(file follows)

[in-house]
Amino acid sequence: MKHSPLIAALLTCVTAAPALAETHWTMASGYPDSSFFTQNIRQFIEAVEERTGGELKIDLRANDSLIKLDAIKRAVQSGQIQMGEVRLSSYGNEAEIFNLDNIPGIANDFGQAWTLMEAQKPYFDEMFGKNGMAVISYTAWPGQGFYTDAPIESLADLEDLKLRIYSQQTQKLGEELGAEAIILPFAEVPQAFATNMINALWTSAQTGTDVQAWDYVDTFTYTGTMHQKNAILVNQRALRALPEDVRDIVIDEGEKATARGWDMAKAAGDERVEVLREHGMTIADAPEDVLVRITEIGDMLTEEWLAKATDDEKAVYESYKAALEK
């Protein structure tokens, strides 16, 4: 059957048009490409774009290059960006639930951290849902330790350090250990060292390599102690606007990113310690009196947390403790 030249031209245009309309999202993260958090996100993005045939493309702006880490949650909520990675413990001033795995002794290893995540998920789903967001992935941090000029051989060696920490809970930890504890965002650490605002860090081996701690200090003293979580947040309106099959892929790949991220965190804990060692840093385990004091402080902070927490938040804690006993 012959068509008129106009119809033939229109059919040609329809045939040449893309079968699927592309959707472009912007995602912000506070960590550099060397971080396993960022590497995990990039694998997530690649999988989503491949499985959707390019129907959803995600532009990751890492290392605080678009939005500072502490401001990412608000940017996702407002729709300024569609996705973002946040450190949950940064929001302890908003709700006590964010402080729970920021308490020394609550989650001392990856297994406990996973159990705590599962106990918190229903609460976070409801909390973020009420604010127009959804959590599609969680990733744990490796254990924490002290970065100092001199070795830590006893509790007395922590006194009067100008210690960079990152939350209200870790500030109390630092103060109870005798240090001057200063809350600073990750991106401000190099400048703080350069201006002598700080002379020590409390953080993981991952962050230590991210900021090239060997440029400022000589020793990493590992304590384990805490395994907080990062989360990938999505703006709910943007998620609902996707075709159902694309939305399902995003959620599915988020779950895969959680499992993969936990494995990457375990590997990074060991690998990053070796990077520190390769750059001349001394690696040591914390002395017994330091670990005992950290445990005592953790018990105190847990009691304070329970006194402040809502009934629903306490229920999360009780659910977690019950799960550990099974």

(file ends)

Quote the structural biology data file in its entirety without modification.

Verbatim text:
[in-house]
Amino acid sequence: MKHSPLIAALLTCVTAAPALAETHWTMASGYPDSSFFTQNIRQFIEAVEERTGGELKIDLRANDSLIKLDAIKRAVQSGQIQMGEVRLSSYGNEAEIFNLDNIPGIANDFGQAWTLMEAQKPYFDEMFGKNGMAVISYTAWPGQGFYTDAPIESLADLEDLKLRIYSQQTQKLGEELGAEAIILPFAEVPQAFATNMINALWTSAQTGTDVQAWDYVDTFTYTGTMHQKNAILVNQRALRALPEDVRDIVIDEGEKATARGWDMAKAAGDERVEVLREHGMTIADAPEDVLVRITEIGDMLTEEWLAKATDDEKAVYESYKAALEK
């Protein structure tokens, strides 16, 4: 059957048009490409774009290059960006639930951290849902330790350090250990060292390599102690606007990113310690009196947390403790 030249031209245009309309999202993260958090996100993005045939493309702006880490949650909520990675413990001033795995002794290893995540998920789903967001992935941090000029051989060696920490809970930890504890965002650490605002860090081996701690200090003293979580947040309106099959892929790949991220965190804990060692840093385990004091402080902070927490938040804690006993 012959068509008129106009119809033939229109059919040609329809045939040449893309079968699927592309959707472009912007995602912000506070960590550099060397971080396993960022590497995990990039694998997530690649999988989503491949499985959707390019129907959803995600532009990751890492290392605080678009939005500072502490401001990412608000940017996702407002729709300024569609996705973002946040450190949950940064929001302890908003709700006590964010402080729970920021308490020394609550989650001392990856297994406990996973159990705590599962106990918190229903609460976070409801909390973020009420604010127009959804959590599609969680990733744990490796254990924490002290970065100092001199070795830590006893509790007395922590006194009067100008210690960079990152939350209200870790500030109390630092103060109870005798240090001057200063809350600073990750991106401000190099400048703080350069201006002598700080002379020590409390953080993981991952962050230590991210900021090239060997440029400022000589020793990493590992304590384990805490395994907080990062989360990938999505703006709910943007998620609902996707075709159902694309939305399902995003959620599915988020779950895969959680499992993969936990494995990457375990590997990074060991690998990053070796990077520190390769750059001349001394690696040591914390002395017994330091670990005992950290445990005592953790018990105190847990009691304070329970006194402040809502009934629903306490229920999360009780659910977690019950799960550990099974």